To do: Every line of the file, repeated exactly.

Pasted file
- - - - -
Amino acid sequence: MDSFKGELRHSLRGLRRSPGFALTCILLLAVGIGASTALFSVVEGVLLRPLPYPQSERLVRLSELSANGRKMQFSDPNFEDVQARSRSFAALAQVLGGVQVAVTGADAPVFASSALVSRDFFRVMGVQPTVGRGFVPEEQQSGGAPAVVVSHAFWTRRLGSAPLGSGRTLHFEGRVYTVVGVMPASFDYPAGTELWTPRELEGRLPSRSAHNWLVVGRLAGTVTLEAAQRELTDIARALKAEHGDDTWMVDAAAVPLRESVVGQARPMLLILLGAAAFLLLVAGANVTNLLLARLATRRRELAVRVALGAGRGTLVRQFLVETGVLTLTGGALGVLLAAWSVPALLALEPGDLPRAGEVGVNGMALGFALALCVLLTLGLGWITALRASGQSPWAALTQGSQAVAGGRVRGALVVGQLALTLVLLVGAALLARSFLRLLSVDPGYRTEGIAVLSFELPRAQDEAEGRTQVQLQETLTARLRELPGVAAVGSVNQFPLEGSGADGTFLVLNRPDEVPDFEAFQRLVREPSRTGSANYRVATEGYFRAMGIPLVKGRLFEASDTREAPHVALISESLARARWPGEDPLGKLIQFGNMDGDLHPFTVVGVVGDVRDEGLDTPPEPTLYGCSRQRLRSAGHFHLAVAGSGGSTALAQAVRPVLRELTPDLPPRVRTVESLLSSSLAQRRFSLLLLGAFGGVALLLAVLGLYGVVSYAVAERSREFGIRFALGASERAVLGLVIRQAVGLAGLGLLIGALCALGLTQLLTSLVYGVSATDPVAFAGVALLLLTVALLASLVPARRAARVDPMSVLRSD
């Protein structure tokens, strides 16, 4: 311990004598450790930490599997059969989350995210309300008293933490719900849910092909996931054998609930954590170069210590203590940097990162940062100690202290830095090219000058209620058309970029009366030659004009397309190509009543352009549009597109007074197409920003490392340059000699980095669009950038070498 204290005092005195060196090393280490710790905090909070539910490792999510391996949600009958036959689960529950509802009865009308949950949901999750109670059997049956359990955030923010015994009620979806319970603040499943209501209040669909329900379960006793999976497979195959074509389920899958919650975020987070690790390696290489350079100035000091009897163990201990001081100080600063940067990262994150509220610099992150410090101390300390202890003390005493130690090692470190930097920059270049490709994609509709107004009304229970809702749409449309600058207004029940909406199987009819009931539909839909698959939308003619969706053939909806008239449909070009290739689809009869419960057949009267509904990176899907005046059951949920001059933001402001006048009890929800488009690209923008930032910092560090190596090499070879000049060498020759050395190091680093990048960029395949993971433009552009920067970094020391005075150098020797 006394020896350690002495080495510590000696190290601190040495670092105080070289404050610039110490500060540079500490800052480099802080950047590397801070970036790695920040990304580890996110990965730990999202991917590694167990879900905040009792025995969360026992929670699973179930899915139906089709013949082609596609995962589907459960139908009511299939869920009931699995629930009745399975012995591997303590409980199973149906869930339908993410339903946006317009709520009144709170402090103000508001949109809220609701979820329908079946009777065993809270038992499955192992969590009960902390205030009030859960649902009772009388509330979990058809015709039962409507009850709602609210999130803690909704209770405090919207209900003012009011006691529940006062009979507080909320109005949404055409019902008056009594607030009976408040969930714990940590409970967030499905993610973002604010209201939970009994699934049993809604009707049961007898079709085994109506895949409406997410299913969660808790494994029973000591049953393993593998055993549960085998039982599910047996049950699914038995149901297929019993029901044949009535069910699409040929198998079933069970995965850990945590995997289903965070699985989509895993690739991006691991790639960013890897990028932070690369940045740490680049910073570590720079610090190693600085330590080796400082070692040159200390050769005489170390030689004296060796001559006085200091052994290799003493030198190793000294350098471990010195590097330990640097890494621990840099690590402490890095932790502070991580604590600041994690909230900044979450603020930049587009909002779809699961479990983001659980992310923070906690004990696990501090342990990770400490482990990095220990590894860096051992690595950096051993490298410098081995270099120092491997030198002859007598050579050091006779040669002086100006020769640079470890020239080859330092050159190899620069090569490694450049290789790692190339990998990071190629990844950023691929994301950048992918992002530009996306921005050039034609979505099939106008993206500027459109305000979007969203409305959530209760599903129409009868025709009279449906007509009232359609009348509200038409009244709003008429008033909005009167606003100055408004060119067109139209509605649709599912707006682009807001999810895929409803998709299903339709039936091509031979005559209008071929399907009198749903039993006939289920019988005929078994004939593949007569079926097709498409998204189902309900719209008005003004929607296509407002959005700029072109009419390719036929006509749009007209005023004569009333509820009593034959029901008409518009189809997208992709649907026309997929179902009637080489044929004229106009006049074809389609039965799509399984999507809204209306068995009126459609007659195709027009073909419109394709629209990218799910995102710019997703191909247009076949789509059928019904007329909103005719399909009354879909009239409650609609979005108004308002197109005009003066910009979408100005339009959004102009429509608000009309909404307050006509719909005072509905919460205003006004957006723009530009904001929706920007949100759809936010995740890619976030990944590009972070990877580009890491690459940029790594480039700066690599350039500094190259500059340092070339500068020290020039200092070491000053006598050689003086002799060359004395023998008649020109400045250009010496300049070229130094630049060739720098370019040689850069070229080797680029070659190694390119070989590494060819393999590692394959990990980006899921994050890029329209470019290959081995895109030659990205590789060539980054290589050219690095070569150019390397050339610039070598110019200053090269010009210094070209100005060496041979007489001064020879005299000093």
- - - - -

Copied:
Amino acid sequence: MDSFKGELRHSLRGLRRSPGFALTCILLLAVGIGASTALFSVVEGVLLRPLPYPQSERLVRLSELSANGRKMQFSDPNFEDVQARSRSFAALAQVLGGVQVAVTGADAPVFASSALVSRDFFRVMGVQPTVGRGFVPEEQQSGGAPAVVVSHAFWTRRLGSAPLGSGRTLHFEGRVYTVVGVMPASFDYPAGTELWTPRELEGRLPSRSAHNWLVVGRLAGTVTLEAAQRELTDIARALKAEHGDDTWMVDAAAVPLRESVVGQARPMLLILLGAAAFLLLVAGANVTNLLLARLATRRRELAVRVALGAGRGTLVRQFLVETGVLTLTGGALGVLLAAWSVPALLALEPGDLPRAGEVGVNGMALGFALALCVLLTLGLGWITALRASGQSPWAALTQGSQAVAGGRVRGALVVGQLALTLVLLVGAALLARSFLRLLSVDPGYRTEGIAVLSFELPRAQDEAEGRTQVQLQETLTARLRELPGVAAVGSVNQFPLEGSGADGTFLVLNRPDEVPDFEAFQRLVREPSRTGSANYRVATEGYFRAMGIPLVKGRLFEASDTREAPHVALISESLARARWPGEDPLGKLIQFGNMDGDLHPFTVVGVVGDVRDEGLDTPPEPTLYGCSRQRLRSAGHFHLAVAGSGGSTALAQAVRPVLRELTPDLPPRVRTVESLLSSSLAQRRFSLLLLGAFGGVALLLAVLGLYGVVSYAVAERSREFGIRFALGASERAVLGLVIRQAVGLAGLGLLIGALCALGLTQLLTSLVYGVSATDPVAFAGVALLLLTVALLASLVPARRAARVDPMSVLRSD
């Protein structure tokens, strides 16, 4: 311990004598450790930490599997059969989350995210309300008293933490719900849910092909996931054998609930954590170069210590203590940097990162940062100690202290830095090219000058209620058309970029009366030659004009397309190509009543352009549009597109007074197409920003490392340059000699980095669009950038070498 204290005092005195060196090393280490710790905090909070539910490792999510391996949600009958036959689960529950509802009865009308949950949901999750109670059997049956359990955030923010015994009620979806319970603040499943209501209040669909329900379960006793999976497979195959074509389920899958919650975020987070690790390696290489350079100035000091009897163990201990001081100080600063940067990262994150509220610099992150410090101390300390202890003390005493130690090692470190930097920059270049490709994609509709107004009304229970809702749409449309600058207004029940909406199987009819009931539909839909698959939308003619969706053939909806008239449909070009290739689809009869419960057949009267509904990176899907005046059951949920001059933001402001006048009890929800488009690209923008930032910092560090190596090499070879000049060498020759050395190091680093990048960029395949993971433009552009920067970094020391005075150098020797 006394020896350690002495080495510590000696190290601190040495670092105080070289404050610039110490500060540079500490800052480099802080950047590397801070970036790695920040990304580890996110990965730990999202991917590694167990879900905040009792025995969360026992929670699973179930899915139906089709013949082609596609995962589907459960139908009511299939869920009931699995629930009745399975012995591997303590409980199973149906869930339908993410339903946006317009709520009144709170402090103000508001949109809220609701979820329908079946009777065993809270038992499955192992969590009960902390205030009030859960649902009772009388509330979990058809015709039962409507009850709602609210999130803690909704209770405090919207209900003012009011006691529940006062009979507080909320109005949404055409019902008056009594607030009976408040969930714990940590409970967030499905993610973002604010209201939970009994699934049993809604009707049961007898079709085994109506895949409406997410299913969660808790494994029973000591049953393993593998055993549960085998039982599910047996049950699914038995149901297929019993029901044949009535069910699409040929198998079933069970995965850990945590995997289903965070699985989509895993690739991006691991790639960013890897990028932070690369940045740490680049910073570590720079610090190693600085330590080796400082070692040159200390050769005489170390030689004296060796001559006085200091052994290799003493030198190793000294350098471990010195590097330990640097890494621990840099690590402490890095932790502070991580604590600041994690909230900044979450603020930049587009909002779809699961479990983001659980992310923070906690004990696990501090342990990770400490482990990095220990590894860096051992690595950096051993490298410098081995270099120092491997030198002859007598050579050091006779040669002086100006020769640079470890020239080859330092050159190899620069090569490694450049290789790692190339990998990071190629990844950023691929994301950048992918992002530009996306921005050039034609979505099939106008993206500027459109305000979007969203409305959530209760599903129409009868025709009279449906007509009232359609009348509200038409009244709003008429008033909005009167606003100055408004060119067109139209509605649709599912707006682009807001999810895929409803998709299903339709039936091509031979005559209008071929399907009198749903039993006939289920019988005929078994004939593949007569079926097709498409998204189902309900719209008005003004929607296509407002959005700029072109009419390719036929006509749009007209005023004569009333509820009593034959029901008409518009189809997208992709649907026309997929179902009637080489044929004229106009006049074809389609039965799509399984999507809204209306068995009126459609007659195709027009073909419109394709629209990218799910995102710019997703191909247009076949789509059928019904007329909103005719399909009354879909009239409650609609979005108004308002197109005009003066910009979408100005339009959004102009429509608000009309909404307050006509719909005072509905919460205003006004957006723009530009904001929706920007949100759809936010995740890619976030990944590009972070990877580009890491690459940029790594480039700066690599350039500094190259500059340092070339500068020290020039200092070491000053006598050689003086002799060359004395023998008649020109400045250009010496300049070229130094630049060739720098370019040689850069070229080797680029070659190694390119070989590494060819393999590692394959990990980006899921994050890029329209470019290959081995895109030659990205590789060539980054290589050219690095070569150019390397050339610039070598110019200053090269010009210094070209100005060496041979007489001064020879005299000093």